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Wells Fargo: Europe Still Worth A Look Despite Greece
Aspire, Investments | 29 May 2015
By: Lim Si Jie
Articles (169) Profile

Dark clouds loom over the debt crisis in Greece as the Greek government runs short on cash. Although the Greek government was able to come up with the €1 billion, it needs to settle its interest payments with the International Monetary Fund (IMF). The repayment due in June is a daunting challenge at hand for the Greeks.

Wells Fargo believes that the most likely scenario is one in which the Greek government is able to undergo adequate reforms to persuade both its European partners and the IMF to not only release the final portion of the current bailout program but also agree to further bailout in the future.

Greek Default A Lose-Lose Scenario

It is clear that neither Greece nor the rest of Europe is keen in Greece’s possible default, or even potentially leaving the Eurozone. However, it might be too optimistic to even say Greece will have a tough time, considering Greece’s substantial debt.

There is a tremendous amount of “bad blood” between the Greek government and some of its European counterparts, and political constraints could cause the two sides to fail to reach an agreement.

Despite Wells Fargo’s confidence that an agreement will eventually be reached, Wells Fargo warns that the probability of Greek default and exit from the Eurozone is higher now than it has ever been in the past.

Financial Markets Outside Greece Unaffected For Now

So far, financial market turmoil had been largely limited to Greece. The yield on the ten-year Greek government bond has risen 600 basis points (BPS) since last October. In contrast, yields on comparable securities in Italy and Spain remain low.

The Greek stock market continues to languish at its 2015 lows, but stock markets in other European countries have rallied sharply this year because of the European Central Bank’s (ECB) Quantitative Easing (QE) policies.

Contrary to Wells Fargo’s prediction, the market is optimistic about Greece not defaulting and will remain in the Eurozone. Even in the event of a default, the market believes that Europe has enough backstops in place to prevent contagion.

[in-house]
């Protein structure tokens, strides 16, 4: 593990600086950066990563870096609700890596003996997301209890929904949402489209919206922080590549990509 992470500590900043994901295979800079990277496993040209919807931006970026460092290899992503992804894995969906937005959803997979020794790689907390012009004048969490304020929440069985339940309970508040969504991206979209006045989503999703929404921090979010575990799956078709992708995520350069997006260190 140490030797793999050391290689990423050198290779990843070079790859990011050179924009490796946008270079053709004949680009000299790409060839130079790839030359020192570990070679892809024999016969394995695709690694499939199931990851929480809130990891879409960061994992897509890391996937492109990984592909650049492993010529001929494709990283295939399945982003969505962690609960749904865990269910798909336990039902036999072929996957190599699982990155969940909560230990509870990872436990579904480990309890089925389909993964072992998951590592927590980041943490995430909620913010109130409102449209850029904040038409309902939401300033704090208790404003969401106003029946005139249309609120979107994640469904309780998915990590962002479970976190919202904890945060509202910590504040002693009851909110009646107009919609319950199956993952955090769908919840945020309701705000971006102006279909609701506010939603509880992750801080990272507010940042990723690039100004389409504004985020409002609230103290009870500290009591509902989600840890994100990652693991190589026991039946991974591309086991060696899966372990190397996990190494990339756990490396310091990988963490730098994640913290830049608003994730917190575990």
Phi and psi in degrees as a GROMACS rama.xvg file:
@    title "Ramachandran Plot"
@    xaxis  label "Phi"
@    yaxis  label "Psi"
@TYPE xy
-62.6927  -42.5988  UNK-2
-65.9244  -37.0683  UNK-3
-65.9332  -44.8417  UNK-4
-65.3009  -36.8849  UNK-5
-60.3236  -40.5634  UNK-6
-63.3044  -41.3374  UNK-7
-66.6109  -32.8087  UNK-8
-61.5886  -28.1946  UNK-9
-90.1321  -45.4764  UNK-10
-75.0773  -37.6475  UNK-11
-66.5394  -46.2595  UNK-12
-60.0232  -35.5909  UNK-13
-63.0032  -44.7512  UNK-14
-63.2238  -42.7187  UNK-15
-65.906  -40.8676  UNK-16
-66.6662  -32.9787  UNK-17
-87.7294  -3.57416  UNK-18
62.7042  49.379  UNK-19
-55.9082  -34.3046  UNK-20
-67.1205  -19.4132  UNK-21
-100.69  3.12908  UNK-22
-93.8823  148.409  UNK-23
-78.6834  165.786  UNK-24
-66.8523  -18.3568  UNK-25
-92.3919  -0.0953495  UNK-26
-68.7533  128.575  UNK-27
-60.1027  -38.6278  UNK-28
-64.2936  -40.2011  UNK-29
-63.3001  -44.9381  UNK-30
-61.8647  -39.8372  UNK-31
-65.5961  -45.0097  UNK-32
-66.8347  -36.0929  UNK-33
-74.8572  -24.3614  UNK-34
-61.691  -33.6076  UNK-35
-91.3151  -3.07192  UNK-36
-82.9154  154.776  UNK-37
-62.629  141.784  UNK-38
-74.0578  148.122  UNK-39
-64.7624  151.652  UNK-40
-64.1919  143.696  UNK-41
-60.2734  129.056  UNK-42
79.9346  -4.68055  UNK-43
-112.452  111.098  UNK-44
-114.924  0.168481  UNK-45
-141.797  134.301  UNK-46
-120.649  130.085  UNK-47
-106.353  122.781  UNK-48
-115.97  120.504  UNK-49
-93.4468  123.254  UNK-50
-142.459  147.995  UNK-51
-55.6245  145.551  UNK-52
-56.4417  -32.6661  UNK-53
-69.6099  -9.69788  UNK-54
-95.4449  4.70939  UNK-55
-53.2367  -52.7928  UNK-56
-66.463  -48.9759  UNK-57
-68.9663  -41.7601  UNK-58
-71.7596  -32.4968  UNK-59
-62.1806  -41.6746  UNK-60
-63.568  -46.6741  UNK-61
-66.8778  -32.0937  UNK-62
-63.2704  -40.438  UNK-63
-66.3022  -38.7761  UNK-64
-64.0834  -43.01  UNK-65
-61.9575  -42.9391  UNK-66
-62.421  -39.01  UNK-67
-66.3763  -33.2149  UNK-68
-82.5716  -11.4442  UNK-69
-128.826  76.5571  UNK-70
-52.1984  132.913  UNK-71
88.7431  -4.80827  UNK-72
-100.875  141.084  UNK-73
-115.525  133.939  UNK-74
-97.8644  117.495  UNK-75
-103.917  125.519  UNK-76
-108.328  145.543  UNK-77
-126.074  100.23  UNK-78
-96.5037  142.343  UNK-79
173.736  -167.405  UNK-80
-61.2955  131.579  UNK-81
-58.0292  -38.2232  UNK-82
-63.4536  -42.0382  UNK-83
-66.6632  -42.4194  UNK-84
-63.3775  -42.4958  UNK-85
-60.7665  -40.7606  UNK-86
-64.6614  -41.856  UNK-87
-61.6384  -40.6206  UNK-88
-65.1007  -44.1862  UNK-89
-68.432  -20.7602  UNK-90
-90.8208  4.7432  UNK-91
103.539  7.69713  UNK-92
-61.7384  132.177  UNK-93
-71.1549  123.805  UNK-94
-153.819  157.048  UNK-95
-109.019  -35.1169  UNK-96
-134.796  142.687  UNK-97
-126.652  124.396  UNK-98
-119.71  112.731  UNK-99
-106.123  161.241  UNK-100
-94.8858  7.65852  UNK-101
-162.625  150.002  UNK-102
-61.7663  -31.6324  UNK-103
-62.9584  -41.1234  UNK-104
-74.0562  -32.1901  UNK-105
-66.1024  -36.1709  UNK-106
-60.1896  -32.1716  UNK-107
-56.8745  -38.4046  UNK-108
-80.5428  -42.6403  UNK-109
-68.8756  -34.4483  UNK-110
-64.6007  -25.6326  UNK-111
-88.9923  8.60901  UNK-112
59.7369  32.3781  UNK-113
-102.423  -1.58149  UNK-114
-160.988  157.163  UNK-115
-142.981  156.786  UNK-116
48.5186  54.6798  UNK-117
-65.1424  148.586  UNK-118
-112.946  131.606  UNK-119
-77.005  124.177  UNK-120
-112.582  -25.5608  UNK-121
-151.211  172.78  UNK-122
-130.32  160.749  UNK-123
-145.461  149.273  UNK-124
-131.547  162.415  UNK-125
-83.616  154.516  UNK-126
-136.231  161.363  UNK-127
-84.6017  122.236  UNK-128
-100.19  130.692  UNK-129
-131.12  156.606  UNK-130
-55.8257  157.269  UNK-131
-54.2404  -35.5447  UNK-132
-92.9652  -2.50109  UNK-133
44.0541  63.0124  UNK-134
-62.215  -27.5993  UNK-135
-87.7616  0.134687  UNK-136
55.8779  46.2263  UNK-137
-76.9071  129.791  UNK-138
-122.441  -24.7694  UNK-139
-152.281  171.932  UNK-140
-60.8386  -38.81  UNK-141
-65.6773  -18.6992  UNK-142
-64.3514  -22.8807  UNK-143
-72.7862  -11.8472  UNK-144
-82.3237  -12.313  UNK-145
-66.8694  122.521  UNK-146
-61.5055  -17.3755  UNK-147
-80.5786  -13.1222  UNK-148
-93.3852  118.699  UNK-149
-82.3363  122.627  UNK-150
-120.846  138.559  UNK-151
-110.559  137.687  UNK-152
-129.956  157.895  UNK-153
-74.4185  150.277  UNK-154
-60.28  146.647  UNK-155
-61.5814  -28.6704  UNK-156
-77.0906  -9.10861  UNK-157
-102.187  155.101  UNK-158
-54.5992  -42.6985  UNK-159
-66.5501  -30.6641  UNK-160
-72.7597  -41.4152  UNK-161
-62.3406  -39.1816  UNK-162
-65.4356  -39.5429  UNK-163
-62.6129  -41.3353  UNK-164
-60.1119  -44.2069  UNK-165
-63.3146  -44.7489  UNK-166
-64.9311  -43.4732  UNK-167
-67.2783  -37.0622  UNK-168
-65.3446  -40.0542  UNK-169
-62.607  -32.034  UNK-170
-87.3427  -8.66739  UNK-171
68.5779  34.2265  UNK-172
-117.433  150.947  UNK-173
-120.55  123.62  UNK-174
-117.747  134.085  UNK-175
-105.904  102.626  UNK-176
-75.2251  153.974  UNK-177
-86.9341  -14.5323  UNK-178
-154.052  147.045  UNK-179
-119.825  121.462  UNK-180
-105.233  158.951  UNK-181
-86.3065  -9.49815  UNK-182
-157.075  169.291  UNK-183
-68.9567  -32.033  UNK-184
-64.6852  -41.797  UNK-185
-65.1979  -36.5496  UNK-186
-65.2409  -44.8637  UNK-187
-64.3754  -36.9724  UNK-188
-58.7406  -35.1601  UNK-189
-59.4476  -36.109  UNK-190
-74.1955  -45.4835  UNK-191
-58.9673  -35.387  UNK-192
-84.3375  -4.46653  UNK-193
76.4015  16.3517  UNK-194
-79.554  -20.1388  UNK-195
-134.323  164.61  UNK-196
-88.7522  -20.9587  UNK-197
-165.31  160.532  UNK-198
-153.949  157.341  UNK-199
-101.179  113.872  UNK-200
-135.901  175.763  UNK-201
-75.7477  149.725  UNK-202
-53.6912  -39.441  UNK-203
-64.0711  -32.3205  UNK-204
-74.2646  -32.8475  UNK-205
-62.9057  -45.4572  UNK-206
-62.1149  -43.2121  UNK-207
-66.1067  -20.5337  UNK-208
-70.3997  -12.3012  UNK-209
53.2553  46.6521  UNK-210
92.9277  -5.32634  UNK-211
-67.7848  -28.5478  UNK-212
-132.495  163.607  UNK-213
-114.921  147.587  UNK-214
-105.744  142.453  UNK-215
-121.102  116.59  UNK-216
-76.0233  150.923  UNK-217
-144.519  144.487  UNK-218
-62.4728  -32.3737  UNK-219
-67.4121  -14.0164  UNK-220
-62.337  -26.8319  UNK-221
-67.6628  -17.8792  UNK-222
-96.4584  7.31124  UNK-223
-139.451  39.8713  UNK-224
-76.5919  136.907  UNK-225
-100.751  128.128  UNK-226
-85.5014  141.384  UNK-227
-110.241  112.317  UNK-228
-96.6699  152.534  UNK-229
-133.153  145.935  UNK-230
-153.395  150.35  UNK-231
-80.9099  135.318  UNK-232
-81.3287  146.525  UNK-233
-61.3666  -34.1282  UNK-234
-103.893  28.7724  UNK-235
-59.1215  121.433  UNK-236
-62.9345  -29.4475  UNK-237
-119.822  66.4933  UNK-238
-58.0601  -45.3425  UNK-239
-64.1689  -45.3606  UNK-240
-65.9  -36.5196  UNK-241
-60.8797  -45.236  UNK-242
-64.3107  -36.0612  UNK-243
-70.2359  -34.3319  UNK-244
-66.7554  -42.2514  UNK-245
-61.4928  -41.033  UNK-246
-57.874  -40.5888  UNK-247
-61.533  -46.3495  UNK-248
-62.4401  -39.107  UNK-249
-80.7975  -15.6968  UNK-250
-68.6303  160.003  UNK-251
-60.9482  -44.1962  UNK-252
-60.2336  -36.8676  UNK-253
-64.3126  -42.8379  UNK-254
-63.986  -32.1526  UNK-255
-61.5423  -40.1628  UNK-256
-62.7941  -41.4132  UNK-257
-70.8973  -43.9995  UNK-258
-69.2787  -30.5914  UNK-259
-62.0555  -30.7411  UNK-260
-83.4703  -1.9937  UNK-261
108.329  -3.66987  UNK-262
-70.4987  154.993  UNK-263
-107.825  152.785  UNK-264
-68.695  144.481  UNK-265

Volatility To Follow If Greece Defaults

Wells Fargo warns that a Greek default and exit from the Eurozone would lead to volatility in other financial markets for a period of time. However, the duration of the volatility remaining in the market is an open question. Investors should continue to pay close attention to developments in Greece.

Manufacturing PMI Falls Below Estimates

In the earlier part of the year, manufacturing and service sectors’ Purchasing Managers Index (PMIs) have both been trending higher. Analysts on the street are expecting for these trends to continue in April. However, both PMIs edged lower despite positive forecasts.

The manufacturing PMI in Germany fell in April. In France, the manufacturing PMI remained below the dividing line separating expansion from contraction for the twelfth consecutive month.

However, one month of lower PMI figures does not necessarily make a trend. The position of the Eurozone PMIs being above 50 suggests that positive growth has continued into Q2. Moreover, the separately reported Ifo index of business sentiment rose in the same month manufacturing PMI fell.

No Worries Of Inflationary Output Gap

Overall, recent economic data from European countries (excluding Greece) suggest that foreign economic growth had remained positive so far in 2015. However, economic growth does not appear to be strong enough at present to cause a significant rise in global inflationary pressures.

Similar to the US, QE will continue to drive stock prices higher as the large influx of printed money enters financial markets. Investors can look to ride on the trend with Exchange-Traded Funds (ETFs) that mirrors major European indexes such as DAX or CAC 40 after recent pullbacks in prices.

However, a close monitor on the Greek default situation is still key for investors who are eyeing the European markets.

Si Jie is no stranger to investing having started his journey at a young age. He is heavily influenced by acclaimed investors such as Benjamin Graham, Peter Lynch, and John Rothchild.

Please click here for more information about this author.


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